"Whew! dis here win is er blowin pow'ful col fer Octoby. Ther ol sow was er tot'n straw yistedy and that means winter aint fur off. Shoo there! I never seed ther beat er thet ol hen; make hase ter gulp her own co'n down ter driv ther turkeys way from their'n." Thus spoke Mrs. Amanda Pervis as she stood in the door of her humble wooden dwelling on Kidder's Hill a brisk morning in October. "Thanksgiving haint fur off, an turkey meat's er gittin high. Shoo ther yer hussy!" "Who air yu er talkin ter Mandy?" said her husband coming to the door and peeping over his wife's shoulder. "I tho't er trader er some sort wus er passin." The wife turned and looked astonished at her husband. "Why fer ther lan sake, what's er comin over ye Teck Pervis? I tho't yer'd be fas er sleep after bein so late ter meetin las nite. I tho't yer'd tak yer res bein yer haint er goin er fishin!" "I felt kinder resliss like, and I tho't I jes es well be er gittin up," answered Teck, plunging his face into the basin of cool spring water that his wife had placed on the shelf beside the door. "Well hit won't tak me long ter git breakfus reddy," and Mrs. Pervis darted into the kitchen. Teck Pervis dipped his hands into the basin, poured the cool water on his head until his gray hair hung in thick mats over his face then leisurely drawing the towel from the nail beside the door, lazily wiped his head and face. The smell of fried bacon and delicious coffee arose from the kitchen; the rattling of dishes was to him sufficient token of the putting of victuals on the table. Teck Pervis sauntered in, sat down folded his arms upon the table, and sheepishly watched his wife as she flitted from place to place in the humble little kitchen. Mrs. Pervis paused, and her eyes met her husband's gaze. "Well what in ther wor'l is ter matter Teck Pervis? Why air ye gazin at me so dis mornin, turn yer cup and tak yer coffy." "We uns had er interestin meetin las night," he said meekly. "Well mus yer put on er graveyard face ter day bekase yer had er interestin meetin las night? Don't put so much gravy on yer rice, hits ergin yer helth. Maria Tappin tol me yestidy thet her brother Tom was to be nitiated las night with er good meny other uns, an I 'lowed I'd here erbout hit, as my husban was er goin. Now yer air talkin erbout er interestin meetin the candidates muster all bin on han." Teck Pervis looked pleadingly at his wife. Mrs. Pervis went on: "I am glad yer went ter loge meetin; er lot er them Red Shirt Varmints cum er roun las night er lookin fer yer to go with em ter that wigwam, and I was proud ter tell em that my husban' was not in politicks when it cum to killin colud folks ter git inter office, an that truth hit em so hard dey sneaked." Teck shuddered. During a series of revivals in the Free Will Baptist Church during the summer Teck Pervis had professed religion. A fierce struggle was going on 'neath his rugged breast. Must he tell the truth. The best whites were there even ministers of the gospel; but then preachers are not always on the right side; and Teck Pervis had promised his wife that he'd not allow himself to be a tool for hungry broken down aristocrats who only wished to use the poor as cats' paws. He took a big swallow of coffee, drummed nervously with his fingers upon the table. "I jes es well tell yer ther plain truth, Mandy," he said finally, "I got wi ther boys las night and went ter ther Wigwam, an was made Cheerman ov ther meetin. They lowed thet hit wus ter be ther mos importent meetin in ther campain, an hit wus time fer white men ter be er standin tergither." "Teck Pervis," exclaimed the wife, "Hev I bin er rastlin'in prayer an pleadin ter ther Lawd in vain? Didn't I beg yer not ter fergit yer religin in jine-in in wid sinners in doin eval?" "There aint er goin ter be eny killin done, Mandy, we air jes er goin ter skeer ther Niggers way from ther polls, an keep um frum votin." "I know all erbout hit," broke in Mrs. Pervis. "Hit will en' in murder, for yer know thet Niggers won't be drove." "Why all ther big guns war there Mandy; merchints, lawyers, docters an ev'n preachers." "Laws e massy me!" exclaimed Mrs. Pervis. "An if ther shepod wus ther, yer kaint blame ther flock." "Teck Pervis did I understan yo ter say that—" "Don't git excited, Mandy, yer jes es well git use ter ther new tern things air takin. Them preachers war thar bekase they sed hits time fur white uns ter stan tergither. Radicul rule mus be put down." Mrs. Pervis crossed her hands upon the table and looked resigned. "Teck, do tell me what preachers war they?" "Why ef yo own minister wus'n thar hiself I hope er hoppergrass may chaw me." "Teck Pervis, do ye mean ter tell me thet Brother Jonas Melvin wus at thet meetin?" "Yes, and Hoosay too, thet Presberteen man thet sines his name with er dubble D hung on ter ther een." "Jonas Melvin is er windin up his kerrare in Free Will Church. We'll hev no sich men fumblin wi ther werd ev God in our pulpit. I never did think them Presbyteens hed eny religin no way. They air full of book larnin, but havn't bin tech wit ther sparit. This Hussy is lik ther res er these hi tone preachers thet hang on ter this docterin thet ther yerth moves insted uv ther sun." "Hoosay Mandy. Why don't yer tak proper! Hoosay!" "Well, he jes oughter be named Hussy, fur he is er hussy. When ole sat'n meets them two at the cross-road thars er goin ter be er tussle now I tell yer." "Well now yer know thet ther scripter says cussed be Canyon, least wise thets the way Brother Melvin splained hit tother night, cussed be Canyon means cussed be Niggers." "Now Teck Pervis, wher is yer proof thet the scripter ment Nigger? I aint rusty un ther scripter ef I am er gittin ole." "Now, Mandy, yer know ther scripter reads thet Canyon was the son er Ham an wus cussed bekase his daddy laffed at ole Noey, bekase when he layed down ter sleep he didn't pull the kivver on his self proper like. When de ole man woke up the tother boys tole him what Ham hed done, he cussed Canyon Ham's son, and sed sarvant of sarvants shill he be. Ham wus ther Nigger boy in ther family, and we uns air carin out ther edicts of ther scripter when we try ter keep the Nigger cussed. Sarvant ov sarvants shill he be, an we air—" "Hol on, Teck Pervis," exclaimed his wife. "Let me git in er word kinder catiwompus like et leas. Now we air all ther time er lookin fer scripter ter back us up in our devalmint. Ther scripter don't say thet God'l mighty cussed Canyon, it says thet Noey cussed him, an ef Noey hed kep sober an b'haved hisself he wouldenter hed ter cuss at eny body. Whose teachin air we er follerin? Ole Noey's er our Blessed Lawd an Saviour? He sed all things what soiver ye wood thet men should do ter yo, do ye evan so ter thim. Have yer back slided an fergot yer religin erready Teck Pervis?" Teck was dumb. "Yo Red Shirts Ruff Riders an broke down ristecrats kin go on an do yer devilment but mark what Mandy Pervis says, God'l Mighty will giv yu uns ther wurk er yer hans." "Why, Mandy, yo ought ter git er license ter preach, why you kin spit scripter lik er bon evangilis," and Teck Pervis reached over and slapped his wife upon the shoulder. This compliment from her husband stimulated the old lady to more earnest effort. "Now look er here," she continued. "What do them risticrats kere er bout the likes er we? In slave times we war not as good as their Niggers an ef we didn't get out ther way on the road, they'd ride their fine critters plum over us. They hed no use fer we uns unless hit wus ter use us fer somethin. Whan ther war broke out, of course they wanted der po'uns ter do ther fightin, an they kill me ole daddy bekase he would'n jine em. He didn't think it right ter tak up an fight agin the Union; an I can't fergit thet you'ns who did go ter ther fight ware promis'd er Nigger an er mule. But did yer git em?" Teck Pervis winced. Mrs. Pervis continued. "Now sich es ole Wade an Moss Teele an uthers air hungry ter git er bite at ther public grip, so they throw out bait fer yo uns ter nibble; an yer air fools ernuff ter nibble. Jane Snow tells me thet all ther big bug Niggers er goin ter be driv out, and we uns will git ther property and wash up in ther churches." "Thet wus promused," broke in Teck. "But who hes ther rite ter tek them critters property an giv hit ter yo uns?" replied Mrs. Pervis. "Teck Pervis yo may mark my words, but jes es soon es them broken down ristocrats git er hol of ther gov'mint, jes es soon es yo po fools help them, then yer kin go." Teck Pervis glared at his wife like a fierce beast at bay. He was Teck Pervis of old, the defiant, blood-thirsty rebel in the rifle pit glaring over the breastworks at the enemy. "Wese got ther guns!" he thundered, bringing his fist down upon the table, "an ef they dont give ther po' uns er show when ther city is took, why! we'd jes es leave kill er ristercrat as er Nigger, and we uns will do it. Wat yo say is right frum start to finish. We uns air watchin um; wese got ther guns, an we uns'll hold em till we see how things air goin ter wurk. Reach up there an han me my pipe Mandy."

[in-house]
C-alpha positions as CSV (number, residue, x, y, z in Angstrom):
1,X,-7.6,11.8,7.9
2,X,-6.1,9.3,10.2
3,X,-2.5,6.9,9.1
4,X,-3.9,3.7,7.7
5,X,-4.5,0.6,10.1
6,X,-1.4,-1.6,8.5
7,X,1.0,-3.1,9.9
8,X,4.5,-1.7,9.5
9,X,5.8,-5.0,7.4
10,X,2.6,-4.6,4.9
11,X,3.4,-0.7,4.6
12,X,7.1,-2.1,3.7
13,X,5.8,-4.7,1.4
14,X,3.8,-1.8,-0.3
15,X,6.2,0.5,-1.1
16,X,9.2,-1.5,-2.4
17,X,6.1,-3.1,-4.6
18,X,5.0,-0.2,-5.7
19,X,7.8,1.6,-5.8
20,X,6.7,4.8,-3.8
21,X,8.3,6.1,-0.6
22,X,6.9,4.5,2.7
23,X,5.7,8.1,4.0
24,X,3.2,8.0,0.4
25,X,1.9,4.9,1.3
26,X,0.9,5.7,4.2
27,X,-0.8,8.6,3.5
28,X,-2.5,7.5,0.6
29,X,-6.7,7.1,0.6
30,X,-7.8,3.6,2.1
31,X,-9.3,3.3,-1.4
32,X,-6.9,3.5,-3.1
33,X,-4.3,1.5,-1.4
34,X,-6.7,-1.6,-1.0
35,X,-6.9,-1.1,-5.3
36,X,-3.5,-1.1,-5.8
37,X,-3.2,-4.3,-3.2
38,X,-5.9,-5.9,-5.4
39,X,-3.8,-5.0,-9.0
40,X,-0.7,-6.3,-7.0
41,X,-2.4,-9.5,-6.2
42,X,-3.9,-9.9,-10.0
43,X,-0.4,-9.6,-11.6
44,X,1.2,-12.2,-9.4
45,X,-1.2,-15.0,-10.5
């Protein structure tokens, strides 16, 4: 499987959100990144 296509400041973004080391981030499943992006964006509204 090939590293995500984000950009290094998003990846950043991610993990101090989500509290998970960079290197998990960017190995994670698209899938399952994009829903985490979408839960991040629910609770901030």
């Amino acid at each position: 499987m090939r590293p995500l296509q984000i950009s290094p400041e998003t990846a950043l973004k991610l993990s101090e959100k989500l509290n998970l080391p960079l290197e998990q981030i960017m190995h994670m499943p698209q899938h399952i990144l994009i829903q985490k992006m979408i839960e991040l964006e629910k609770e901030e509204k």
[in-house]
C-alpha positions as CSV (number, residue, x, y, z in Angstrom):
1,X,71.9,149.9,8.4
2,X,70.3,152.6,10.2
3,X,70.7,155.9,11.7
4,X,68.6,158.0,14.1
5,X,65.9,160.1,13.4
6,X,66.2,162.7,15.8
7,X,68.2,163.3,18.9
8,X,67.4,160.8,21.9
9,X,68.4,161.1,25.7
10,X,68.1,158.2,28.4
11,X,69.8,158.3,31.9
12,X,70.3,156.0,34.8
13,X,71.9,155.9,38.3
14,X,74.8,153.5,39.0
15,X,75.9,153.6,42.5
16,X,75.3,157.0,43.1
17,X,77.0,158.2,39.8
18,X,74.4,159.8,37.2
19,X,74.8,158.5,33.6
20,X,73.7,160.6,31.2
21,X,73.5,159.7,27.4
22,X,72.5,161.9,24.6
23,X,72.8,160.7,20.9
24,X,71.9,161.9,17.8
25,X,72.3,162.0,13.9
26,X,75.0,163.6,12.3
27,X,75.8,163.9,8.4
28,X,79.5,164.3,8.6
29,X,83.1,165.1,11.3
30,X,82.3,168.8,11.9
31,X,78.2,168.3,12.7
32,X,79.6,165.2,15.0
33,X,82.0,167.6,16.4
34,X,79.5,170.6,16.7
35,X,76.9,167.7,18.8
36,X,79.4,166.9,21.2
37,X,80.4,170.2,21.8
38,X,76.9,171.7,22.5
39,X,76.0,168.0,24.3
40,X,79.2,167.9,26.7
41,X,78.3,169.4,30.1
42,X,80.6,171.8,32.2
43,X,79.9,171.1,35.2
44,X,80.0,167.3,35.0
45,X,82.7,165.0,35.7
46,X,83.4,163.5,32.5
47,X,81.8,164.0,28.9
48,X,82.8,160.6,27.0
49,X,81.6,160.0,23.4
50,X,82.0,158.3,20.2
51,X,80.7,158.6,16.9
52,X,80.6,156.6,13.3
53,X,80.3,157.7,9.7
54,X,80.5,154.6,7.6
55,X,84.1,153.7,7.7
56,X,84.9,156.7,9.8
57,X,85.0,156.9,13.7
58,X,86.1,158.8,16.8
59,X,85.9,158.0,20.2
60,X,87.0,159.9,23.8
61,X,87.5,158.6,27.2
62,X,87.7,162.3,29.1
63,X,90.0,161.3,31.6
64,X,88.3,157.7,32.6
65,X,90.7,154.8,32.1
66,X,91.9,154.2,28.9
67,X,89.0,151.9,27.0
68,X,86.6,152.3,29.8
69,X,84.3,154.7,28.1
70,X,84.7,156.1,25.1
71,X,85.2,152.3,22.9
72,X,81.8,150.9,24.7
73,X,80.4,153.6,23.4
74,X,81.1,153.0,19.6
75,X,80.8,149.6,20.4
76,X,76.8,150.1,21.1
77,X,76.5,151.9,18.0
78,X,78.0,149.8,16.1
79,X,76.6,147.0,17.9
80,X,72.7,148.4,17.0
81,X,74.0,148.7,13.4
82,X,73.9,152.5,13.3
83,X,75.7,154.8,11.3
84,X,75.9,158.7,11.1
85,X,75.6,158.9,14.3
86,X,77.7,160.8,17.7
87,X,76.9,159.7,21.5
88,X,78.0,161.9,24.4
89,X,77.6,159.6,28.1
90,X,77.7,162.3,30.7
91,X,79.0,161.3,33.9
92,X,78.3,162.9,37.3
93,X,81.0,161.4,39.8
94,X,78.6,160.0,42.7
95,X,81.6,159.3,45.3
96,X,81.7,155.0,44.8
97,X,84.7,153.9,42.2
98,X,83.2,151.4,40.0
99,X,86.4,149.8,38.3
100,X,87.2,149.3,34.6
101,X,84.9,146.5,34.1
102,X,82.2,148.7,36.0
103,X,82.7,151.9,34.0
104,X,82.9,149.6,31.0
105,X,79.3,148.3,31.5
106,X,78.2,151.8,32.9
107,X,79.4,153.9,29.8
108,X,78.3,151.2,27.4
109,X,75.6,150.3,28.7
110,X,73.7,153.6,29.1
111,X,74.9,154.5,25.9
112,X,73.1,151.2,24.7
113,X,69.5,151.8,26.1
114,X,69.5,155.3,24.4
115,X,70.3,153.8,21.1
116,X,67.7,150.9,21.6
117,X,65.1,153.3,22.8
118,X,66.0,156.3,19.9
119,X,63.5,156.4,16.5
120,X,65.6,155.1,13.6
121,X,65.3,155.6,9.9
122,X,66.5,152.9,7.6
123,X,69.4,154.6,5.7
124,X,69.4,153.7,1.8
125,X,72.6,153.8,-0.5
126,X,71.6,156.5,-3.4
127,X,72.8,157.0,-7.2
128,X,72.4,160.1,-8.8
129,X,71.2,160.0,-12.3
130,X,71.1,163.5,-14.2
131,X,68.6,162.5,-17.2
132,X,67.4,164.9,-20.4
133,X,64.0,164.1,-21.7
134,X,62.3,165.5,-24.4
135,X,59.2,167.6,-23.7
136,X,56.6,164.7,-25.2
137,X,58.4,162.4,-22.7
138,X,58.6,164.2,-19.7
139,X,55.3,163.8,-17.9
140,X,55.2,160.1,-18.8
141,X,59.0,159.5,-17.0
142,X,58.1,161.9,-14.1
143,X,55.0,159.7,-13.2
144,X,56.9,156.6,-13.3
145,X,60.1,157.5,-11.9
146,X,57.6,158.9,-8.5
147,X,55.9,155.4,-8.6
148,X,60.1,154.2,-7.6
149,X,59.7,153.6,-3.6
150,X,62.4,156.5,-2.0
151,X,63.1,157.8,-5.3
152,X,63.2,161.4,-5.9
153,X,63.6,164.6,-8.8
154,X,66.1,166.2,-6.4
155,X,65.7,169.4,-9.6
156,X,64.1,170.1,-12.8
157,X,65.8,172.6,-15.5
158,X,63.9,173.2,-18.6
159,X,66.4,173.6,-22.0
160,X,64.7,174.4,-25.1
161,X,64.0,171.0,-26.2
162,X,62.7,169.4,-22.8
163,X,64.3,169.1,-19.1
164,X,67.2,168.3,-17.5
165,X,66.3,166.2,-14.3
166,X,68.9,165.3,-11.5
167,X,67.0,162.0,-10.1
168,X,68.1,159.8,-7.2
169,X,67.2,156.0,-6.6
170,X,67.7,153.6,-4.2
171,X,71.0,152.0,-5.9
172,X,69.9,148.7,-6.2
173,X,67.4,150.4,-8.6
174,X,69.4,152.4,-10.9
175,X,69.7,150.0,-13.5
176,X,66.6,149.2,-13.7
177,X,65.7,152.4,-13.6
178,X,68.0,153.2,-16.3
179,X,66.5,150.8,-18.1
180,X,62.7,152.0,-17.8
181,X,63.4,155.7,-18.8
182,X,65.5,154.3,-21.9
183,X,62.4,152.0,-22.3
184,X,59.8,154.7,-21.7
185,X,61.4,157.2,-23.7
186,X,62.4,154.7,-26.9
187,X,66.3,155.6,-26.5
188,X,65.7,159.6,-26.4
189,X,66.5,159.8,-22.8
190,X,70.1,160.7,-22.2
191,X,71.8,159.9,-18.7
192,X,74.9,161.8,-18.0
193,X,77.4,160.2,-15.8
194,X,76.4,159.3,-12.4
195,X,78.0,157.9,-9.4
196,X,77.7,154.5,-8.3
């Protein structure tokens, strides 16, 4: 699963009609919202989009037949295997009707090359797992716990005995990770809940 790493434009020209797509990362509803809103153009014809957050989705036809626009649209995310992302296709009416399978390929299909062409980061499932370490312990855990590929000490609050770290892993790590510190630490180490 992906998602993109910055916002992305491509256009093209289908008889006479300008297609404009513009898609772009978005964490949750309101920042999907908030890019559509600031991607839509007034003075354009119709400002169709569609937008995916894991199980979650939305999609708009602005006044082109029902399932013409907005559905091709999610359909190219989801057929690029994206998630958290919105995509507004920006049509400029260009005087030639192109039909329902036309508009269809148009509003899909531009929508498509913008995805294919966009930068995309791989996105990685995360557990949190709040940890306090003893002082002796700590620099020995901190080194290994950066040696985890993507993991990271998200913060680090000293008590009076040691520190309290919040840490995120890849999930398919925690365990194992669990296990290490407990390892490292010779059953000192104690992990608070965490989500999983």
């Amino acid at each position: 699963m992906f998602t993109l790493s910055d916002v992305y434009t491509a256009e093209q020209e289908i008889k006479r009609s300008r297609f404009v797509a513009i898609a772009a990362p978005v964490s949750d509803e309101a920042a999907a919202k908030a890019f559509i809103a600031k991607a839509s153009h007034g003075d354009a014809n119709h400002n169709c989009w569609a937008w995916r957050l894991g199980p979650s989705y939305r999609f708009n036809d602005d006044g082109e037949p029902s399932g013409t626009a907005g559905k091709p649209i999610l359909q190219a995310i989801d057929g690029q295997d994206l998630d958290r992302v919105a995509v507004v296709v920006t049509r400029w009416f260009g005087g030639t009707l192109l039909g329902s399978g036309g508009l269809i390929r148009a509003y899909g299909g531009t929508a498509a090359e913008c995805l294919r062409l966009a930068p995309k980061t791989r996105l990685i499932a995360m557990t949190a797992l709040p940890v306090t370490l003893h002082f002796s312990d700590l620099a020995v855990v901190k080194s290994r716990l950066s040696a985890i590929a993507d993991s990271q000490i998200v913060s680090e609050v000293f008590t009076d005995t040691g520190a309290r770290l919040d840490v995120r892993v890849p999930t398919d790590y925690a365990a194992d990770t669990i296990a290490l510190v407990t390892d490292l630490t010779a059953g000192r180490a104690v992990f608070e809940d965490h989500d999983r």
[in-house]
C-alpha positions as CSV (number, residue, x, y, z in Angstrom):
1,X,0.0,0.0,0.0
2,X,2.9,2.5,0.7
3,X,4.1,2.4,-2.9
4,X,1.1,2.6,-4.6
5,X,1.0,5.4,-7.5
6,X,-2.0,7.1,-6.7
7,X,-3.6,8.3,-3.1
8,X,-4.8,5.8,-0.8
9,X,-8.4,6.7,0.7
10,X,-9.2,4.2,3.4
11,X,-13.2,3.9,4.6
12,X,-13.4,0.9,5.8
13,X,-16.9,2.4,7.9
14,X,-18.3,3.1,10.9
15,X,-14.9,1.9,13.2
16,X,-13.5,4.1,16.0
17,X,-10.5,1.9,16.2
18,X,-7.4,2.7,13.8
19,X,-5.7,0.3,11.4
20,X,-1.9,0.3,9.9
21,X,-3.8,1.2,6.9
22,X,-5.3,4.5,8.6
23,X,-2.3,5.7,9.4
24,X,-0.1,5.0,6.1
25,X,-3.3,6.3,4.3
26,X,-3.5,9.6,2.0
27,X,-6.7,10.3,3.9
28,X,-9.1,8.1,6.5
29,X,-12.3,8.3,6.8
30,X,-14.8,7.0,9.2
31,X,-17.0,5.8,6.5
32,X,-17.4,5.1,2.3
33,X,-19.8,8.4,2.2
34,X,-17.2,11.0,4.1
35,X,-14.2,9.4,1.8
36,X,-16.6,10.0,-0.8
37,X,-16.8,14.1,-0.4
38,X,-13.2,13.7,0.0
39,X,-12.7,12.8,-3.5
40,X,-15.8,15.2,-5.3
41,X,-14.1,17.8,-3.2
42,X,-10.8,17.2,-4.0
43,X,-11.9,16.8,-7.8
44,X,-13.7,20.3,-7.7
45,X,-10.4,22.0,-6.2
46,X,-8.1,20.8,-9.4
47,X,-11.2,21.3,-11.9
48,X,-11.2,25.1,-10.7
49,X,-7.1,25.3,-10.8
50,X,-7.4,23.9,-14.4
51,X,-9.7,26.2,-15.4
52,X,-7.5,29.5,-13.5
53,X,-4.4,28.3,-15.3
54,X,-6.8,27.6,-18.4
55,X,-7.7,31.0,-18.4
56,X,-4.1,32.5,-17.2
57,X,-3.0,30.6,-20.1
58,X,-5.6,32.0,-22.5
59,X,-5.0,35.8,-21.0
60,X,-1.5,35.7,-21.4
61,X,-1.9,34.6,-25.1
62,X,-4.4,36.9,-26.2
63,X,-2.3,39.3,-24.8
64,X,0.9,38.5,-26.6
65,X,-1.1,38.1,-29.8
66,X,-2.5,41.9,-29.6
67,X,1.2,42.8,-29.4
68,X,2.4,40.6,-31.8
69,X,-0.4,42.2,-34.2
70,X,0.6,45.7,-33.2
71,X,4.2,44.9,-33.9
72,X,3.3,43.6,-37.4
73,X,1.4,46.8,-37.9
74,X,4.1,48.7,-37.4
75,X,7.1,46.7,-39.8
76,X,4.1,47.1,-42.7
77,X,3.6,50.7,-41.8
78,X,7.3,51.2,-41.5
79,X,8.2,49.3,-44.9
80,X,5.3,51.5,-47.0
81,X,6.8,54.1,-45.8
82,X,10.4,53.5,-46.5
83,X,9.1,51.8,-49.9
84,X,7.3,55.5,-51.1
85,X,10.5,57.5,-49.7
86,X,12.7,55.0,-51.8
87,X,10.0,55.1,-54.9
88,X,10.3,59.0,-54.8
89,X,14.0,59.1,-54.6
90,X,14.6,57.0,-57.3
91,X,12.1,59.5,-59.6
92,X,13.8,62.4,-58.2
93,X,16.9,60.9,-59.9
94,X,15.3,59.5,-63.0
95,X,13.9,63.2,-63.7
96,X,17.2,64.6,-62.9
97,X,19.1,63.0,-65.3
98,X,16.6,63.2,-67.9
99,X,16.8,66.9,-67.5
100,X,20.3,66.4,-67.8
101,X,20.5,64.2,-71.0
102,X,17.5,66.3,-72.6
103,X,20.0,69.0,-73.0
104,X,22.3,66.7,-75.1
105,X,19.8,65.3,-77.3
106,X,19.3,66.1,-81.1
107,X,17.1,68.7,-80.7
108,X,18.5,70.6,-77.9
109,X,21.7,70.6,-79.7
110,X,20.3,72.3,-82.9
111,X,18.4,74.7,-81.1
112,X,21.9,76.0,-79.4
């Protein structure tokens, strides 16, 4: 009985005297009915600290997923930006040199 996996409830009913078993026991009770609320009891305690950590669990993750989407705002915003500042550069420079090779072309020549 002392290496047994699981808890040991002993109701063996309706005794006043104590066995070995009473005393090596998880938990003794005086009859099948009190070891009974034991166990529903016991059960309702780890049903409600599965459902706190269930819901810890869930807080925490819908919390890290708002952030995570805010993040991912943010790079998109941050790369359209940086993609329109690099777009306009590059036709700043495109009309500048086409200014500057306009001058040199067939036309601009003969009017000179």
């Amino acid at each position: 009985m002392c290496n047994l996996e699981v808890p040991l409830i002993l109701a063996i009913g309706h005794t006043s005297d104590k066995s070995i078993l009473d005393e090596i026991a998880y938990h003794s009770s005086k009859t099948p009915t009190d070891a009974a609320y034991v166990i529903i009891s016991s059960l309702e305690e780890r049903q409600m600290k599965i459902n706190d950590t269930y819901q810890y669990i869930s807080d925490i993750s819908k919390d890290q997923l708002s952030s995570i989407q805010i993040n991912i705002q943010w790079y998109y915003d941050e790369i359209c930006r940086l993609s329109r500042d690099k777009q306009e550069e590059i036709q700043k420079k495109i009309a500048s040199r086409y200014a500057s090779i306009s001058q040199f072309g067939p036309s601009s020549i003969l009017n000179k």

Molly Pierrepont.